Lumbar Decompression Laminectomy

Lumbar laminectomy, also known as decompression laminectomy, is a common surgery performed to relieve pressure on the spinal nerve(s) in the lumbar (lower back) region.Historically, the operation dates back to the 1820s, but the technique has been refined to a much smaller incision. A single level laminectomy can be achieved through a midline 3-4 cm incision with a traditional open procedure, or through a 2-2.5 cm incision using tubular retractors. More recently, endoscopic techniques have been developed with incisions as small as 5-7 mm

The term laminectomy originated from the Latin word ‘lamina’ refers to a thin plate and the word ‘ectomy’ means removal. The purpose of laminectomy is removal of the lamina or roof of the vertebra so as to provide enough space for the nerves to exit the spinal canal (decompression).


This common procedure

  • Central canal stenosis
  • Lateral recess stenosis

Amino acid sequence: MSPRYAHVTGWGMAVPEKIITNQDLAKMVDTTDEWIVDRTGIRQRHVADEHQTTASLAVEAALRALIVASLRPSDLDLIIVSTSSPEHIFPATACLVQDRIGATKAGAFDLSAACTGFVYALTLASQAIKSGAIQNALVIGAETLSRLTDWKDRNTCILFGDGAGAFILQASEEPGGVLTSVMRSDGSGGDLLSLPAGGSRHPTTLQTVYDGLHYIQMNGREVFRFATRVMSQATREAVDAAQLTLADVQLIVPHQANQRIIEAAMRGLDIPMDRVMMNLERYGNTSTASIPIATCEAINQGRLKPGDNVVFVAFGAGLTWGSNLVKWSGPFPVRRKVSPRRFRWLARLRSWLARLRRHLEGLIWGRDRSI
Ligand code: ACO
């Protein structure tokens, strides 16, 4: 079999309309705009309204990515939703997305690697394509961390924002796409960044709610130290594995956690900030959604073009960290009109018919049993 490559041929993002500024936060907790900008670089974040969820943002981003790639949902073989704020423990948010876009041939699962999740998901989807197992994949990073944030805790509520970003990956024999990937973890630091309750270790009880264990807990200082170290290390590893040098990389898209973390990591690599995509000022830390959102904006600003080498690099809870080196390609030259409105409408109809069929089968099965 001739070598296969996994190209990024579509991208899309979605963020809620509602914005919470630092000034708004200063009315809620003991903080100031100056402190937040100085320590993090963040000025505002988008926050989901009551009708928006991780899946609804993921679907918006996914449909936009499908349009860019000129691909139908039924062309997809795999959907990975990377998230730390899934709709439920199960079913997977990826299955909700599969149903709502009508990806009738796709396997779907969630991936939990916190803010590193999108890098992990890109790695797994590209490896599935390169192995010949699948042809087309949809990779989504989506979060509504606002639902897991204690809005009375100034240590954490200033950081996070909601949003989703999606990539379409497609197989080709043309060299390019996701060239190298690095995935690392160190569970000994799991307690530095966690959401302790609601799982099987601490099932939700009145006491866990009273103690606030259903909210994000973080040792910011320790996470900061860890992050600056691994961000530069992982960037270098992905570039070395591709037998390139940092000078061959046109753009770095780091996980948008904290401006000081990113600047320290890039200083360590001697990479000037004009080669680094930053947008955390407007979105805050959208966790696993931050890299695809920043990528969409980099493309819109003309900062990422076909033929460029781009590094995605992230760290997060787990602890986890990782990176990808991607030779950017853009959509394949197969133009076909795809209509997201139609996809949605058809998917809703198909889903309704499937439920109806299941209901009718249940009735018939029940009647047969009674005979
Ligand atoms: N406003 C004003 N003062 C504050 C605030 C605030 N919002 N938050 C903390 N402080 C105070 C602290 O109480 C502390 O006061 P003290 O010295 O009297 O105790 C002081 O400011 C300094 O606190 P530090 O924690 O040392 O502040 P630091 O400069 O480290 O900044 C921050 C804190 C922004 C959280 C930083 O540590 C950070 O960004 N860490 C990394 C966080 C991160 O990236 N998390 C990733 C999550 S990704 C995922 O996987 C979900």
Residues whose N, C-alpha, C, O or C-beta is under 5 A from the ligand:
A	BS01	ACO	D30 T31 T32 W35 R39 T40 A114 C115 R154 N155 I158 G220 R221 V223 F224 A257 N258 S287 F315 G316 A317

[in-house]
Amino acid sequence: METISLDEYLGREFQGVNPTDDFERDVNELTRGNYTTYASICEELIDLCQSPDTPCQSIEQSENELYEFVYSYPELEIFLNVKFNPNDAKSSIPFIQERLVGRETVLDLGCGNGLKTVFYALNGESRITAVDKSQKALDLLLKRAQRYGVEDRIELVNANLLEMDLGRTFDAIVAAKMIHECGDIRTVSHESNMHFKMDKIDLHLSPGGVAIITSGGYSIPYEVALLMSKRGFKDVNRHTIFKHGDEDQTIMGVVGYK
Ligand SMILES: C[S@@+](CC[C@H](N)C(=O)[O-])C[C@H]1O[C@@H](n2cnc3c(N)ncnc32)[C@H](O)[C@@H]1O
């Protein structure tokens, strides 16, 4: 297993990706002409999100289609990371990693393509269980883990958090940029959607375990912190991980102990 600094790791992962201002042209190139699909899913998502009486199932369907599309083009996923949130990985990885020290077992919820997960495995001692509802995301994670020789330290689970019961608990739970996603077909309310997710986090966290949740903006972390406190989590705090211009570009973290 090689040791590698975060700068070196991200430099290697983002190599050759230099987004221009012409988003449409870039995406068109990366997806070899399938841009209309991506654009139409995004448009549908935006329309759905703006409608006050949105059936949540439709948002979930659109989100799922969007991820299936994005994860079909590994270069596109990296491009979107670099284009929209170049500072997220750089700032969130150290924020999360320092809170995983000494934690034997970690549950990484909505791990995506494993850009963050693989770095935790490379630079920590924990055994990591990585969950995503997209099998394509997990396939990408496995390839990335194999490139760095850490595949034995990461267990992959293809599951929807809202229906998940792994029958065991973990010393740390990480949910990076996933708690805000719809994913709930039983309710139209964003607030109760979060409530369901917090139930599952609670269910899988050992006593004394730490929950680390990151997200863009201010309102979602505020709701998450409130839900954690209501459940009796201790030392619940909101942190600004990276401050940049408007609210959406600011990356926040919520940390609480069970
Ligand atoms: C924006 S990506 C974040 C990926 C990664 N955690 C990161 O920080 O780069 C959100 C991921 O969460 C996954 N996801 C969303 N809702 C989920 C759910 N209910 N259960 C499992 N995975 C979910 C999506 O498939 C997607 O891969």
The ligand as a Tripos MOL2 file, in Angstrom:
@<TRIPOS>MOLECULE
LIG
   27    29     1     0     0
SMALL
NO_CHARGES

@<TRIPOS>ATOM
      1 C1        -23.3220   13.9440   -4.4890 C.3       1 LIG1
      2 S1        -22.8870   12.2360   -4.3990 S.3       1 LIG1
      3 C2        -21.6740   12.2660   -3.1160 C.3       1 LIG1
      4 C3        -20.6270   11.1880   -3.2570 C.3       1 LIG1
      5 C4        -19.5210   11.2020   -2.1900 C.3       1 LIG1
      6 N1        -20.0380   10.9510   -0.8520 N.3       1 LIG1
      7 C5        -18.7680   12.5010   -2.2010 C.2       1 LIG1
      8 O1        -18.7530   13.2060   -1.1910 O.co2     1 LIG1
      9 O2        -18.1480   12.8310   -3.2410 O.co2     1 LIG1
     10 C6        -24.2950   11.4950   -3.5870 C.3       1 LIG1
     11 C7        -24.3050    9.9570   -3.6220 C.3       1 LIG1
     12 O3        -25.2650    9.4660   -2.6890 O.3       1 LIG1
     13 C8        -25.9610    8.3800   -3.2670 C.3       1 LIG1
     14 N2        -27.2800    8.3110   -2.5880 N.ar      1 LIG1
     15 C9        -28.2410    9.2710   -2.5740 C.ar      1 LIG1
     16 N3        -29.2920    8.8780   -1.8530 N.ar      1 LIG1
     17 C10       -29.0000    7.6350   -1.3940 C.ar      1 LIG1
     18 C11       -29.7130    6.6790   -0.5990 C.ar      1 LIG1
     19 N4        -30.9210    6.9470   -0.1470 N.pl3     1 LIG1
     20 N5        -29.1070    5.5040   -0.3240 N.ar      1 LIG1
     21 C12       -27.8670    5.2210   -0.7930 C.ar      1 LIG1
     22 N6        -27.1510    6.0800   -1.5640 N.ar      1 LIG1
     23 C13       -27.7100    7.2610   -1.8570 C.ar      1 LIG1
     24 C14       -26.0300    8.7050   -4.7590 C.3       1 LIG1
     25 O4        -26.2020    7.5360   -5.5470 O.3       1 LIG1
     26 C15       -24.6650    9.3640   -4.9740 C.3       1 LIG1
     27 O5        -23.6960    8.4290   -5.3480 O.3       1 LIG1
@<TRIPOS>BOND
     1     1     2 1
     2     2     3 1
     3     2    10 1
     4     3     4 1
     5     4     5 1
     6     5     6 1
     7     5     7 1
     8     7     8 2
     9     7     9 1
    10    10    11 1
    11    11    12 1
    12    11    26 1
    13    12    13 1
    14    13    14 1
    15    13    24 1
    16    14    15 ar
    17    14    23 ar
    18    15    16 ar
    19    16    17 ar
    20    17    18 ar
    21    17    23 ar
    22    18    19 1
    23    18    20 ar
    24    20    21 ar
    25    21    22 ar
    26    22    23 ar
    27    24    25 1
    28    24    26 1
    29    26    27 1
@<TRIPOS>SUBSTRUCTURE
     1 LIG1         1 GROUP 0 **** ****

• Large disc herniations


Lumbar laminectomy is usually performed under general anaesthesia. In this technique, the patient lies face down on the operating table. A small incision is made along the midline of the back. To have a clear view of the spine, the surgeon slowly retracts the soft tissues and muscles. A part of or the entire lamina is removed to eliminate the pressure on the nerve roots. In addition, other sources of compression such as thickened ligaments, synovial cysts, bone spur or herniated disc is removed to relieve the symptoms. At the end of the procedure, the surgeon realigns the soft tissues and the incision is closed with a suction drain left in the muscle layer for 24 hours.

Benefits of microdiscectomy include:

  • Rapid relief of nerve pain (partial or complete) of the affected leg (within a few days)
  • Faster recovery of muscle weakness (partial or complete) of the affected leg (within a few weeks)
  • Slower recovery of numbness (partial or complete) of the affected leg (within a few months)
  • Any pre-surgery back pain may not improve
  • Minimal postoperative pain and discomfort

Risks or Complications

  • Recovery from pain, weakness and numbness may not be complete
  • Nerve injury resulting in new pain, weakness and numbness
  • Spinal Fluid (CSF) leak from dural tear
  • Infection, superficial or deep
  • Any pre-surgery back pain may not improve
  • New back pain may result in a very small number of patients
  • Westmead Private Hospital
  • Neuro Surgical Society
  • the University of Sydney